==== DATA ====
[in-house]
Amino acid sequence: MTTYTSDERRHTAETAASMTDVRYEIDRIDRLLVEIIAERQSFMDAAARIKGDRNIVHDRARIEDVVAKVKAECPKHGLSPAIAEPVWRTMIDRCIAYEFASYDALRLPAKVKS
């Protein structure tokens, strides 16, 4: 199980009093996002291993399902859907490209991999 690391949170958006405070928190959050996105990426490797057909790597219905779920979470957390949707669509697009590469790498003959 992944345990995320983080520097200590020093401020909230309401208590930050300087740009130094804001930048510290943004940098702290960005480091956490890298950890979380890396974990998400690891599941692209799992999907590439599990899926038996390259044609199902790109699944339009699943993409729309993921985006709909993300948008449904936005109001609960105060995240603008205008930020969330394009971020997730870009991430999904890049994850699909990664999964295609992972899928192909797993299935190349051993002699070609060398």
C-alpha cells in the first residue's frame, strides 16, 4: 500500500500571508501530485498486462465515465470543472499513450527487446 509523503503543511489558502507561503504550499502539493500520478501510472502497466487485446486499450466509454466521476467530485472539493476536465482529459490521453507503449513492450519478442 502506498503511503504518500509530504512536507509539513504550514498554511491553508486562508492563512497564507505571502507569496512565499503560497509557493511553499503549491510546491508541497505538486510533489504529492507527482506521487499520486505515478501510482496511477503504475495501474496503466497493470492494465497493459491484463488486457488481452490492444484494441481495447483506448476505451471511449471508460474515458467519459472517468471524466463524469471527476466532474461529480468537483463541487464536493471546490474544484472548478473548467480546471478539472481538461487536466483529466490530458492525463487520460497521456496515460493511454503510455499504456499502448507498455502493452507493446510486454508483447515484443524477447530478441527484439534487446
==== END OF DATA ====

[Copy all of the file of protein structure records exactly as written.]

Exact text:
[in-house]
Amino acid sequence: MTTYTSDERRHTAETAASMTDVRYEIDRIDRLLVEIIAERQSFMDAAARIKGDRNIVHDRARIEDVVAKVKAECPKHGLSPAIAEPVWRTMIDRCIAYEFASYDALRLPAKVKS
């Protein structure tokens, strides 16, 4: 199980009093996002291993399902859907490209991999 690391949170958006405070928190959050996105990426490797057909790597219905779920979470957390949707669509697009590469790498003959 992944345990995320983080520097200590020093401020909230309401208590930050300087740009130094804001930048510290943004940098702290960005480091956490890298950890979380890396974990998400690891599941692209799992999907590439599990899926038996390259044609199902790109699944339009699943993409729309993921985006709909993300948008449904936005109001609960105060995240603008205008930020969330394009971020997730870009991430999904890049994850699909990664999964295609992972899928192909797993299935190349051993002699070609060398």
C-alpha cells in the first residue's frame, strides 16, 4: 500500500500571508501530485498486462465515465470543472499513450527487446 509523503503543511489558502507561503504550499502539493500520478501510472502497466487485446486499450466509454466521476467530485472539493476536465482529459490521453507503449513492450519478442 502506498503511503504518500509530504512536507509539513504550514498554511491553508486562508492563512497564507505571502507569496512565499503560497509557493511553499503549491510546491508541497505538486510533489504529492507527482506521487499520486505515478501510482496511477503504475495501474496503466497493470492494465497493459491484463488486457488481452490492444484494441481495447483506448476505451471511449471508460474515458467519459472517468471524466463524469471527476466532474461529480468537483463541487464536493471546490474544484472548478473548467480546471478539472481538461487536466483529466490530458492525463487520460497521456496515460493511454503510455499504456499502448507498455502493452507493446510486454508483447515484443524477447530478441527484439534487446